Nivo’s built-in automation enables firms to automate identity verification with enhanced fraud protection using Onfido’s biometric AI. Necessary KYC verification can flow to the uploading of documents, to the imputing of information, to connecting with the customer's bank account with open banking. Customers are able to submit their information at their own pace, at any time that’s convenient to them. This lack of time dependency is what makes onboarding automation necessary if organisations want to offer a leading customer experience.
Traditionally these verification and information gathering stages had to be done during business hours, which lead to a high drop-off rate across financial. Customers might not be available to answer phone calls during business hours or might not have access to their personal documents while at work. Often they don’t have the printing capabilities to progress applications at home. A great customer experience not only means ease and clarity, but also flexibility to the needs and schedule of your customer.
3) Insurance Claims Automation (Product)
If you’ve ever filed an insurance claim, you know it’s a long, paper-filled process. Some providers have started using document automation to streamline the claims process itself. Using a similar process to customer onboarding, firms can automate the gathering of documents and additional data needed for a claim, turning what was a slow and high-touch activity into an automated workflow in which a human can step in only where they need to.
Once the data is validated, as well as the amount, customers can be lead down the automation directly to payment.
While simplifying the claims process might not seem like the best strategy for fiscal success, adding ease and flexibility to the full product journey will allow your teams to improve their productivity, which is crucial to grow. Not only will insurance firms be able to operate with a much leaner department, but anything that you do to improve the experience for your customer strengthens brand loyalty, spreads word of mouth, and overall will increase new products opened.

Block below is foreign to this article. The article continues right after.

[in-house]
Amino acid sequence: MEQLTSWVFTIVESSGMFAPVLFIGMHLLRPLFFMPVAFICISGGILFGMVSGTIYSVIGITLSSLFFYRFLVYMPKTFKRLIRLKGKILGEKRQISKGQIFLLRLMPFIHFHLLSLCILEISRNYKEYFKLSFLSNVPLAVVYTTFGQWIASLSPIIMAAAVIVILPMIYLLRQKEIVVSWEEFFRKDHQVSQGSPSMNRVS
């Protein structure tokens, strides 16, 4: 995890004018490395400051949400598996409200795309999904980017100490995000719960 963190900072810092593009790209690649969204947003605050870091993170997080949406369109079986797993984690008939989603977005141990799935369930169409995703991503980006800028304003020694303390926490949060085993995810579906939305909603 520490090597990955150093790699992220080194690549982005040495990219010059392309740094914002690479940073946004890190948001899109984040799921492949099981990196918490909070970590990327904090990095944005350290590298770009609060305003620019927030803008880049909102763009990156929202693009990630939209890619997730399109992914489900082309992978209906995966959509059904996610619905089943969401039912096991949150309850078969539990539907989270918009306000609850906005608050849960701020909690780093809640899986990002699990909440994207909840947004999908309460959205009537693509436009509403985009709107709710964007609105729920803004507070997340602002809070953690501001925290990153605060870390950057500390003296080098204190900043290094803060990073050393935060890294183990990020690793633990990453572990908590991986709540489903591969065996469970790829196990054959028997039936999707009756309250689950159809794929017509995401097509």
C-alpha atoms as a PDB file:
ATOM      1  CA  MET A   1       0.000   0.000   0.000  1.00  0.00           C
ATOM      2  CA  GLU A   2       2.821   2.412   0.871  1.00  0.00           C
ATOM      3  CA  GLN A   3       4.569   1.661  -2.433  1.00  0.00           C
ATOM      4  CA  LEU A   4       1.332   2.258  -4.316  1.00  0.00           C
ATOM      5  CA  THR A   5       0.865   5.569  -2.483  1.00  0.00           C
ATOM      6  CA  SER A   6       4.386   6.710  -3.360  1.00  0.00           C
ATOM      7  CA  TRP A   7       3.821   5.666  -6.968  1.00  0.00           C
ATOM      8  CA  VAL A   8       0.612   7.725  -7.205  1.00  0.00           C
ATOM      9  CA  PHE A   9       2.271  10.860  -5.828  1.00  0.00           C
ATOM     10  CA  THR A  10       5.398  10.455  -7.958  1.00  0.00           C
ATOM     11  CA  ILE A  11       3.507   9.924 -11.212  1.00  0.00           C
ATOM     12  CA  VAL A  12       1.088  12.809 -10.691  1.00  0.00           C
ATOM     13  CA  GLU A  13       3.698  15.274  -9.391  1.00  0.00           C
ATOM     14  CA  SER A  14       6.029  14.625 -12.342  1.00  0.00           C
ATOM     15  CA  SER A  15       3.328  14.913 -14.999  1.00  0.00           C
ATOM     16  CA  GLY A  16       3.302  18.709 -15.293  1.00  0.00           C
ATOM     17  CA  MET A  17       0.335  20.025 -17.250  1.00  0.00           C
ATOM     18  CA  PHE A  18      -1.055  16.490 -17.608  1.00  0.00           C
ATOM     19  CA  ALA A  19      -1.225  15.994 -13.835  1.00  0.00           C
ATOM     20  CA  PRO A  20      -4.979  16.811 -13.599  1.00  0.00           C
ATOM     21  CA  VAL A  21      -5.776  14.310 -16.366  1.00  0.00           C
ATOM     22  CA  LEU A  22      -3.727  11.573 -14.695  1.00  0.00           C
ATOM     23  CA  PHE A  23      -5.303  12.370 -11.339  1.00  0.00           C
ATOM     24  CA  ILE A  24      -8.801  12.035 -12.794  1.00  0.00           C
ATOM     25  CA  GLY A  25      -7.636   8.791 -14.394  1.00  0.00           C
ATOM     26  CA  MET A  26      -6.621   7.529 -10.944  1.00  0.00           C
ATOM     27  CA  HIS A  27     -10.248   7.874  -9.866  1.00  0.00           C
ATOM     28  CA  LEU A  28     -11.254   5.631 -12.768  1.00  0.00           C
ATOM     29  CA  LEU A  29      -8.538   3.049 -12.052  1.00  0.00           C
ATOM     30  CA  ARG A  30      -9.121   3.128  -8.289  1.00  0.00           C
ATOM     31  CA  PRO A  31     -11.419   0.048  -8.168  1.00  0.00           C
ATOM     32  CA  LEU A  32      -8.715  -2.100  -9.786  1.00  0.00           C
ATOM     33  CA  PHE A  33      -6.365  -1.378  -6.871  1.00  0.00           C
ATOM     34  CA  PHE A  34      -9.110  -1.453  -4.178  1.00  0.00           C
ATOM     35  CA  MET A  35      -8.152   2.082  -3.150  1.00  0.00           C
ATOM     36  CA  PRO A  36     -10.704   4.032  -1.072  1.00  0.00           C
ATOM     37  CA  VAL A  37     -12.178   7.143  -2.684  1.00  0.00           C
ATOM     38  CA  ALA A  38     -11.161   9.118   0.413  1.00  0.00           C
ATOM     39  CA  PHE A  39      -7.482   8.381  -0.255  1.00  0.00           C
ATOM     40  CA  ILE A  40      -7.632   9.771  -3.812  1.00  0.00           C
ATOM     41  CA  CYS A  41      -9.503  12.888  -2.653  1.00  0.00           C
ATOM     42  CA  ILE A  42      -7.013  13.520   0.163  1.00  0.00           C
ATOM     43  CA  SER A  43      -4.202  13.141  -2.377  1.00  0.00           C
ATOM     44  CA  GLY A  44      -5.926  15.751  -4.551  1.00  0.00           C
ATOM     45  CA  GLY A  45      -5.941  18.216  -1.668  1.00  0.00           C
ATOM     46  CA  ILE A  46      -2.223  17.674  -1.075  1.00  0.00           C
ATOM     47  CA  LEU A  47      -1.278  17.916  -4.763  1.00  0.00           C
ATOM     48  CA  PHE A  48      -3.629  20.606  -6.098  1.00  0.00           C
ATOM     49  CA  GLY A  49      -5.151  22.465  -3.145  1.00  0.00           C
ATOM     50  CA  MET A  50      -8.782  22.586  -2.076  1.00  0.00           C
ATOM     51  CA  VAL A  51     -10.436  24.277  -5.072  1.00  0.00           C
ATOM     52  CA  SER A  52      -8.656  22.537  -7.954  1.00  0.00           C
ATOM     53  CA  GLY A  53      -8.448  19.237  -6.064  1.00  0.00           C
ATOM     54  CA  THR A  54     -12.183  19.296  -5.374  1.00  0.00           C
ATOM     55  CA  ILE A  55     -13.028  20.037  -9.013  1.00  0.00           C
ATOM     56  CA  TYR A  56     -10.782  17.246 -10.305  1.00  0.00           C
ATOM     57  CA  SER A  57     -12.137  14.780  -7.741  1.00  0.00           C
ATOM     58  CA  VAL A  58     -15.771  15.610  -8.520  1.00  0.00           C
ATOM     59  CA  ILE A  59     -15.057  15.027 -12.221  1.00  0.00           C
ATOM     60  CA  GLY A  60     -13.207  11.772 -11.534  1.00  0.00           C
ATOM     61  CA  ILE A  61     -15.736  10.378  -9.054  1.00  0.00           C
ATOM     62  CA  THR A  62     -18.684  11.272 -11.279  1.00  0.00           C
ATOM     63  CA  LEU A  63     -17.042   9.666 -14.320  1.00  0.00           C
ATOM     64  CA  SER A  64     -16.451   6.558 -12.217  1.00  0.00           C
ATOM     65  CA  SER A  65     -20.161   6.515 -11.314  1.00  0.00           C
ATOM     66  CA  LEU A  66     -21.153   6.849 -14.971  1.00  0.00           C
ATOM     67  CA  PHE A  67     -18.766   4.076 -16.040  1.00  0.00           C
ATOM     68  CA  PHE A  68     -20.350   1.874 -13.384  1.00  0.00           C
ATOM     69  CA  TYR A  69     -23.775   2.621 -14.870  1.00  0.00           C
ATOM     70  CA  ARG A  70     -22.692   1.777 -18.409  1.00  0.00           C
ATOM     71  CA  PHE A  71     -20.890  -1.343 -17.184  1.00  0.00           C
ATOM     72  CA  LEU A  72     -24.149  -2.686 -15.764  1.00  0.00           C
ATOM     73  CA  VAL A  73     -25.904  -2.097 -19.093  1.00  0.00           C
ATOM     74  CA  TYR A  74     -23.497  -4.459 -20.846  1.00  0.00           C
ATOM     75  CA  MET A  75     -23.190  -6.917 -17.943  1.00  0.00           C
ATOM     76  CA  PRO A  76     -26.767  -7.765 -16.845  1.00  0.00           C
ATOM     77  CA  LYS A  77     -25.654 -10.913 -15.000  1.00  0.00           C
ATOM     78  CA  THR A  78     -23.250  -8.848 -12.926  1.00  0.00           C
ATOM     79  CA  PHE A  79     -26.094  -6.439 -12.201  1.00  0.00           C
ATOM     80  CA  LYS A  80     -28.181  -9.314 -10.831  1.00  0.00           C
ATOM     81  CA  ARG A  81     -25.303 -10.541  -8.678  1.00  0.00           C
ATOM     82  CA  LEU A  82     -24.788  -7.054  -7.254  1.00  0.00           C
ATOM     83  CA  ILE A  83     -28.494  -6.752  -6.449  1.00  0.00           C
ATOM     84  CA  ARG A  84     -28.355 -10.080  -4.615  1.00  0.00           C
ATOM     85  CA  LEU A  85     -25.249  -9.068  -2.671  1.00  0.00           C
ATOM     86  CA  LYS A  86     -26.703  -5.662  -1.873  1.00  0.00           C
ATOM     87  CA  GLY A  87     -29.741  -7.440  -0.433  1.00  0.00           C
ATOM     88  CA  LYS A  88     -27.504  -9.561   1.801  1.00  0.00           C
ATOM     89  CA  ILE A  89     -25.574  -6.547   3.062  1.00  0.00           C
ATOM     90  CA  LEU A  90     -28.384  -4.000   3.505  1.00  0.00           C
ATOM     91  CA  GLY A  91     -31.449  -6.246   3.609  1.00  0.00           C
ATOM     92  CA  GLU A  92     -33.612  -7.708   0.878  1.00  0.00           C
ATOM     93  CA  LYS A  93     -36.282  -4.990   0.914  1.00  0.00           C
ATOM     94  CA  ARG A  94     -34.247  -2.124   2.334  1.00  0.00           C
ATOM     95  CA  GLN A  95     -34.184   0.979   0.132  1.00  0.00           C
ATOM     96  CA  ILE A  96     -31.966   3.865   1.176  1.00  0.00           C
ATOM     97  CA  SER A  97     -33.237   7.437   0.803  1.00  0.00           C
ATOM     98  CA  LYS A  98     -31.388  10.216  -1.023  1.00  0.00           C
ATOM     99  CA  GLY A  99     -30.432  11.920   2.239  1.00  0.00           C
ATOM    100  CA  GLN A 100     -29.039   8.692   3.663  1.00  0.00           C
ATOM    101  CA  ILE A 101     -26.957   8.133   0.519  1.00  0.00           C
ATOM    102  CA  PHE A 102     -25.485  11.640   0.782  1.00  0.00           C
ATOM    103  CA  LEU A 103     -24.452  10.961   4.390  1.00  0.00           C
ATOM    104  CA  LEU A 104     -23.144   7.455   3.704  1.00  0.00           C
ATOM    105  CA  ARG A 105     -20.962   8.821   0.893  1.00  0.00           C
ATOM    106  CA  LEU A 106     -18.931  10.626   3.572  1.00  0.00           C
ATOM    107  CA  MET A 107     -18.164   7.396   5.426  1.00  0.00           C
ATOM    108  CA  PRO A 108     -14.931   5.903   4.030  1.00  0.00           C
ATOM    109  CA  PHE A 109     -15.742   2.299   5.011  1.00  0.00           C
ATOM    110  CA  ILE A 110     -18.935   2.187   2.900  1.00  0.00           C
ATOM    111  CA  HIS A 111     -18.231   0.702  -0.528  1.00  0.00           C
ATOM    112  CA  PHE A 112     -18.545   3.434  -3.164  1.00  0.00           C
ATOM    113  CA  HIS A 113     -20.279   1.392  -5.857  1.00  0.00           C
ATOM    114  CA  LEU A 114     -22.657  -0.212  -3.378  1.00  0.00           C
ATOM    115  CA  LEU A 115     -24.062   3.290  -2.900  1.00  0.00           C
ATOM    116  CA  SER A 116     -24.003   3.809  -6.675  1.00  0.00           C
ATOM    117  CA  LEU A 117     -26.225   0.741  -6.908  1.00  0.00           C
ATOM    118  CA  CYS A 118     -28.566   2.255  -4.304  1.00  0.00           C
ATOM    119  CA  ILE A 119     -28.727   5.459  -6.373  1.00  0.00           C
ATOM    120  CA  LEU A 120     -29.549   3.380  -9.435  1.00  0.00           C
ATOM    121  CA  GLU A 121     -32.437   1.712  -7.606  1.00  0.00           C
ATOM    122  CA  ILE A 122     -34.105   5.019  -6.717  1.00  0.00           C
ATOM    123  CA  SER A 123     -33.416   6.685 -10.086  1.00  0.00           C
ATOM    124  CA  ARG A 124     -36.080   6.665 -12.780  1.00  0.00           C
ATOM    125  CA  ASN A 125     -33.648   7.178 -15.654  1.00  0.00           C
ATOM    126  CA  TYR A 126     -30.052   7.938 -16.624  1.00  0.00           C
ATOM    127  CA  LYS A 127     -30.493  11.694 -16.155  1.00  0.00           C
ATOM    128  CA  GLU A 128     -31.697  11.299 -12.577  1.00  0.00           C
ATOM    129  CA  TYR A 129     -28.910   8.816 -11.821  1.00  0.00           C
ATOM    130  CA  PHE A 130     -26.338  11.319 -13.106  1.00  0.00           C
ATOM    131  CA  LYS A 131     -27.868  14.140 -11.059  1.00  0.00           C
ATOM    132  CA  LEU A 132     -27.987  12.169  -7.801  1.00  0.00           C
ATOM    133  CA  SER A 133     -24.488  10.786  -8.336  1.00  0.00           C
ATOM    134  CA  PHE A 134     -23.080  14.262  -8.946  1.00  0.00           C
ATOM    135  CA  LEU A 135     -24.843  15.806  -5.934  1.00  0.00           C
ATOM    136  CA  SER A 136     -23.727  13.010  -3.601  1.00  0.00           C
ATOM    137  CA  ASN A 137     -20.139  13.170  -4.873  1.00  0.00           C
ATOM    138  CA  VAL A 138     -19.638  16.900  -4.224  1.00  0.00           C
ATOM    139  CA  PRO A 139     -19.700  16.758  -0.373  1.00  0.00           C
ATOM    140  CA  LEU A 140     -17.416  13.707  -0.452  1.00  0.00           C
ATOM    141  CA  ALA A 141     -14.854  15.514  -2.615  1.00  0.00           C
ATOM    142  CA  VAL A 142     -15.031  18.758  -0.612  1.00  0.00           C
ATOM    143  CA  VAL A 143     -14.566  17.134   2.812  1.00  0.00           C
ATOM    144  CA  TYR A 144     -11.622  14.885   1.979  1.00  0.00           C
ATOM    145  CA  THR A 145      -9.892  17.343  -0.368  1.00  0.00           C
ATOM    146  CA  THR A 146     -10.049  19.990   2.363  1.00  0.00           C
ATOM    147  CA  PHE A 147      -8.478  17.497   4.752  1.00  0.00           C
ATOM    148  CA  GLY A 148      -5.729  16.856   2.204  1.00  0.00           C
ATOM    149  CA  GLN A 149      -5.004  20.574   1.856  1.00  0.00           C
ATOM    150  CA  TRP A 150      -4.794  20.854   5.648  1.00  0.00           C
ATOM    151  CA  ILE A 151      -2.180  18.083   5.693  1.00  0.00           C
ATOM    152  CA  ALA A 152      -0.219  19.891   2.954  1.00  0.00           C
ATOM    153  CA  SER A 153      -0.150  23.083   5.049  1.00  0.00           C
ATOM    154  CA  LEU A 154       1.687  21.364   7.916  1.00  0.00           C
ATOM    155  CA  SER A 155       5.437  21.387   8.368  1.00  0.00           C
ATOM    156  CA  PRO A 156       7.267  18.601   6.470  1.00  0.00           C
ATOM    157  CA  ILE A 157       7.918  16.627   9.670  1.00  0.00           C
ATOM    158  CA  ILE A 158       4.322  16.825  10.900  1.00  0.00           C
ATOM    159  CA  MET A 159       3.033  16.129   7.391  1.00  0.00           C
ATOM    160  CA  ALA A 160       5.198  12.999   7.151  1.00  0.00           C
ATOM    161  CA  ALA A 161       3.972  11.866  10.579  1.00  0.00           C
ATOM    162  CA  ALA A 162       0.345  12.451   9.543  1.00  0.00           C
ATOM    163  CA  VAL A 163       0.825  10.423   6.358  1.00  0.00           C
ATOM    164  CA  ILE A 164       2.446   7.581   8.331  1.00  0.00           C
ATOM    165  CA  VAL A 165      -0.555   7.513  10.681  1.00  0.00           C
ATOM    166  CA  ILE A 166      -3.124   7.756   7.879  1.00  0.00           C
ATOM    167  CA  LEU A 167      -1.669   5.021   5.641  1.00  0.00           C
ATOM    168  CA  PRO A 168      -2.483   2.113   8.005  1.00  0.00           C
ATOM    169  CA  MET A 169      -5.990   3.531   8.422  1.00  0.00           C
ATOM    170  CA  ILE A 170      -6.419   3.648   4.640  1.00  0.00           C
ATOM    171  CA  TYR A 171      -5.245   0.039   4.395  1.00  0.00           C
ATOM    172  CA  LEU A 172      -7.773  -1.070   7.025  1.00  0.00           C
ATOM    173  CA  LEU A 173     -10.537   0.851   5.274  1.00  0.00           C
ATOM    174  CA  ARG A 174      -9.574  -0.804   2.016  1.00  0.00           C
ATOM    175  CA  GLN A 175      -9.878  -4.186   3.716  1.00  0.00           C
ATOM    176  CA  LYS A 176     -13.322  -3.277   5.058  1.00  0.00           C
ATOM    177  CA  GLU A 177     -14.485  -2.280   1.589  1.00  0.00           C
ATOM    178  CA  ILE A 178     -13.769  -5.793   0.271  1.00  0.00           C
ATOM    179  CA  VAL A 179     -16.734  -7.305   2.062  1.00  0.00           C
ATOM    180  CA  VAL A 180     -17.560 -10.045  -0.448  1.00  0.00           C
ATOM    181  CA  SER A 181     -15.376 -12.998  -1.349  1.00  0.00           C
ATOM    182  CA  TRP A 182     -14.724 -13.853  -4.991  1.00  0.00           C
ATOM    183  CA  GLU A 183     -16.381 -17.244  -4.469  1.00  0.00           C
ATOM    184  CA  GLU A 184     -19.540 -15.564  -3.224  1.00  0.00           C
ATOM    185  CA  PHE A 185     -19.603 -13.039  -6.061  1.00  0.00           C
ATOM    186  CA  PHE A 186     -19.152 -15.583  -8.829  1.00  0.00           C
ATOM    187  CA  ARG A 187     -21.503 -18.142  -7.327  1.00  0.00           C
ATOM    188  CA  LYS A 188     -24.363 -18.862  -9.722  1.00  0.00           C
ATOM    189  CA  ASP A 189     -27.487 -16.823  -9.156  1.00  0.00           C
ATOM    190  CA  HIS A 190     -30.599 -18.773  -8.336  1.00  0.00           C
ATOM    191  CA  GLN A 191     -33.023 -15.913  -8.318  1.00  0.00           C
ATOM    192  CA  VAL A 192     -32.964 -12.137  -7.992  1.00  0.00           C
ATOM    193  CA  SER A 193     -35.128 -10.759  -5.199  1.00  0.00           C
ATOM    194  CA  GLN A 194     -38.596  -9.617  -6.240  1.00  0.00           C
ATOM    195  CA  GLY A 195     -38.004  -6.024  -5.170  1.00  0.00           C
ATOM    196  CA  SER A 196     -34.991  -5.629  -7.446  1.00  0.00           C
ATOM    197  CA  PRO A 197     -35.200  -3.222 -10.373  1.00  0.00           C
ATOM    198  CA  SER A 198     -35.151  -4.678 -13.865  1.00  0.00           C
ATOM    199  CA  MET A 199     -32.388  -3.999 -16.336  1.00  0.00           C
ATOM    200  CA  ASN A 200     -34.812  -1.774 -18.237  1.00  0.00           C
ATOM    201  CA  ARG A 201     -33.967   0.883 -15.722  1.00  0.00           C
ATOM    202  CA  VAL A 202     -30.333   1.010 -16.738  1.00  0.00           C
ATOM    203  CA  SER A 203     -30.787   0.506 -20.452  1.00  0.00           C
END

Where to first focus automation efforts?
While the above are just a few examples of where financial firms can use automation to boost productivity and grow, there are countless ways that automation can be used to operate leaner and deliver positive customer experiences.
They key to choosing the initial areas of your journey to prioritise for automation involves mapping processes and understanding where you can see overlap between the needs of your customer and the efficiency of your team. This can be achieved by following some simple steps, marking each to see how they connect:
- Map out your full, end-to-end product journey
- Identify the process bottlenecks
- Identify the areas that would most improve the experience for your customer
- Identify what areas would optimise internal resources
Seeing these strategies for growth, overlapped should help you identify where automation will be the most valuable for your organisation. By understanding bottlenecks you can see how to improve overall capacity and speed, while considering the areas of friction for your customer helps to design processes that they will start and finish, and tell their friends about.